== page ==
At age 9, Dawa Yangzum Sherpa told her teacher she wanted to climb Mount Everest. It may have seemed improbable then, but she’s long smashed notions of what’s probable. The first woman from Nepal’s Rolwaling Valley (home to 70 notable male climbers) certified by the International Federation of Mountain Guides Associations, Dawa is one of only about 100 women among IFMGA’s nearly 7,000 guides. “Who I am now is just because I climb,” Dawa says modestly, as images of peaks she has summited flash on screen — K2, Yala Peak, Lobuche, Chekigo, Kanchenjunga, Cho-Oyu, Ama Dablam — and, of course, Everest.
A group of young men rafting a remote Alaskan river in search of big ski lines is not your typical bachelor party. It may not be Las Vegas, but there are still plenty of antics — comically bad skiing on avy debris, whisky-fueled card games and pond skimming. As the current carries them closer to the ocean, dreams of clearskies and good turns keep their spirits high. And in the end, the group realizes that slowing down and simply being together is the real meaning behind a bachelor party.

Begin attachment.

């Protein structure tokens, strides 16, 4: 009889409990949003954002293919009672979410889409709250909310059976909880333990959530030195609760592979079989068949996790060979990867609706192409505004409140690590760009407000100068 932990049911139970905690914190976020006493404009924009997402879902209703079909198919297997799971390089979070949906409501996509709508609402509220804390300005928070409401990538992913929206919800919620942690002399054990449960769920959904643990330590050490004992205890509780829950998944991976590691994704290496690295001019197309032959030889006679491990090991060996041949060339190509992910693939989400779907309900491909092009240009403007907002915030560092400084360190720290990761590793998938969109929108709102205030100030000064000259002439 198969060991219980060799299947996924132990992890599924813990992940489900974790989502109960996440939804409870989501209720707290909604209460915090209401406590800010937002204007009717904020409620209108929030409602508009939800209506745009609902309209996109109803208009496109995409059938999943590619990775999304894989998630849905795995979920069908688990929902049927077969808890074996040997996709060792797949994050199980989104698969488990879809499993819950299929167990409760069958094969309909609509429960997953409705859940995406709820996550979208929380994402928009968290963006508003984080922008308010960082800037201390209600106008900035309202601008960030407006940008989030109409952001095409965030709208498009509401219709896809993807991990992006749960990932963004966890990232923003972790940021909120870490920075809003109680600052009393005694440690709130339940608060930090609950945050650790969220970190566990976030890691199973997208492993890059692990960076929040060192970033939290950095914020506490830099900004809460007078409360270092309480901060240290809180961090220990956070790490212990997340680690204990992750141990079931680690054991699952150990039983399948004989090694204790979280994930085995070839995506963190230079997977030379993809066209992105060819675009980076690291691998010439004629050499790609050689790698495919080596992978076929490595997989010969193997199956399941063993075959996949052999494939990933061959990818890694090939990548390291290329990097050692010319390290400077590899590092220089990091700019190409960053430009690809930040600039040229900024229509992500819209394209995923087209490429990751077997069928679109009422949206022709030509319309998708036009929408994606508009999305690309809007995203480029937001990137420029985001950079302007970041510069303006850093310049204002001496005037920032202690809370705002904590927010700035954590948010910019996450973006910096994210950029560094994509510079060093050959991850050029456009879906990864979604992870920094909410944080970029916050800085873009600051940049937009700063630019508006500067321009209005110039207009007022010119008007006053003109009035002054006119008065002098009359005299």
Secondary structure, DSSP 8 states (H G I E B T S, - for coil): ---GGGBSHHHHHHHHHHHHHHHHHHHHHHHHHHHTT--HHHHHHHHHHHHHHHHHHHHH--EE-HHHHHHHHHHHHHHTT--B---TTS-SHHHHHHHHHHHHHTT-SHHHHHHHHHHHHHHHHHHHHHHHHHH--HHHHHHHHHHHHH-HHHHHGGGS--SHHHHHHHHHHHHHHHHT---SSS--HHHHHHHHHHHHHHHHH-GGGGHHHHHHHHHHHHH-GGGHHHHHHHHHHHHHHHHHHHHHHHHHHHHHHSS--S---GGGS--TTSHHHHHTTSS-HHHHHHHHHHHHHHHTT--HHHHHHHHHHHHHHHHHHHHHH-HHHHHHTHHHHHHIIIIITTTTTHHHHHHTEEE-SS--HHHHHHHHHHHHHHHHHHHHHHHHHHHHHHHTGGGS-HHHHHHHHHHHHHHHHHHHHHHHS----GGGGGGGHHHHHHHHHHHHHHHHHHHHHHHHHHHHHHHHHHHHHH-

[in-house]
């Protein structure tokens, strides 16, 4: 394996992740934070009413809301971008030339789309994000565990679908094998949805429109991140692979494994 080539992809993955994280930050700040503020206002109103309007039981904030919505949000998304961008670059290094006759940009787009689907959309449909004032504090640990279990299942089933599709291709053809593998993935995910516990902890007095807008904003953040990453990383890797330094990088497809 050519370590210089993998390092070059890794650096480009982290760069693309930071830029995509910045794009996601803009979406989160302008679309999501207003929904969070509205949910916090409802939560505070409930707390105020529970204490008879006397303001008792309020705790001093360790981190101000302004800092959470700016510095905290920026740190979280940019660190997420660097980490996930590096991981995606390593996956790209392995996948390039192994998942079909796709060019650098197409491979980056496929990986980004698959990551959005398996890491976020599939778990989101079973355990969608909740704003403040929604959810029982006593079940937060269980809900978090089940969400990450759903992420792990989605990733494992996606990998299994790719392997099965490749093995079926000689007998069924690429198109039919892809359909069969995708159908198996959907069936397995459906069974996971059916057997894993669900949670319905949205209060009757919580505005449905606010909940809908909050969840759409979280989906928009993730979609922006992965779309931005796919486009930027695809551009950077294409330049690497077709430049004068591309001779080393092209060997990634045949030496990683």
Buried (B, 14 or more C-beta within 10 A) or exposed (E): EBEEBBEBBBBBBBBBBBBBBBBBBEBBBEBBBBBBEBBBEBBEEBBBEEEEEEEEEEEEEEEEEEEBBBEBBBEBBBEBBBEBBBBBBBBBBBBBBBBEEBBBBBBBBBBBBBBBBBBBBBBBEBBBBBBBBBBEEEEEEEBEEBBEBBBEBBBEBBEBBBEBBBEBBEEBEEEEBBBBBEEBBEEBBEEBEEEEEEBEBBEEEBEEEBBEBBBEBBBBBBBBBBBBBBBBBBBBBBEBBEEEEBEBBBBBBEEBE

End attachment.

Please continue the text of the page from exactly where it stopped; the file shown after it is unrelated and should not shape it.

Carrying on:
The mighty Columbia River flows 480 miles through British Columbia. Whether it’s supporting millions of people with its hydro-power, acting as a transportation system for the timber industry or providing countless outdoor recreation opportunities, the river is the thread that weaves together the cultures of the Pacific Northwest. Using footage from 50 historical films, Children of the Columbia uses the river as a lens through which to explore BC’s other iconic industry: skiing.
The Japanese believe in the kodama, or spirit, that lives inside the broadleaf forests of snowy Hokkaido. The 600-year-old redcedars of British Columbia have evolved an underground neural network that communicates via a highway of fungus. And the famously hardy bristlecone pines that cling to the rocky cliffs of the Great Basin Ranges have persisted since the pyramids were built. Clearly, there’s a lot humans can learn from trees. Treeline follows skiers, scientists and a tree doctor as they explore our connection to some of the oldest living species on the planet.
In the high steppe of Little Tibet, a young boy develops an unlikely obsession: ice hockey. He fashions pucks out of stones, trains on homemade skates and worships Czech hockey icon Jaromír Jágr. And he has his heart set on an outsized dream.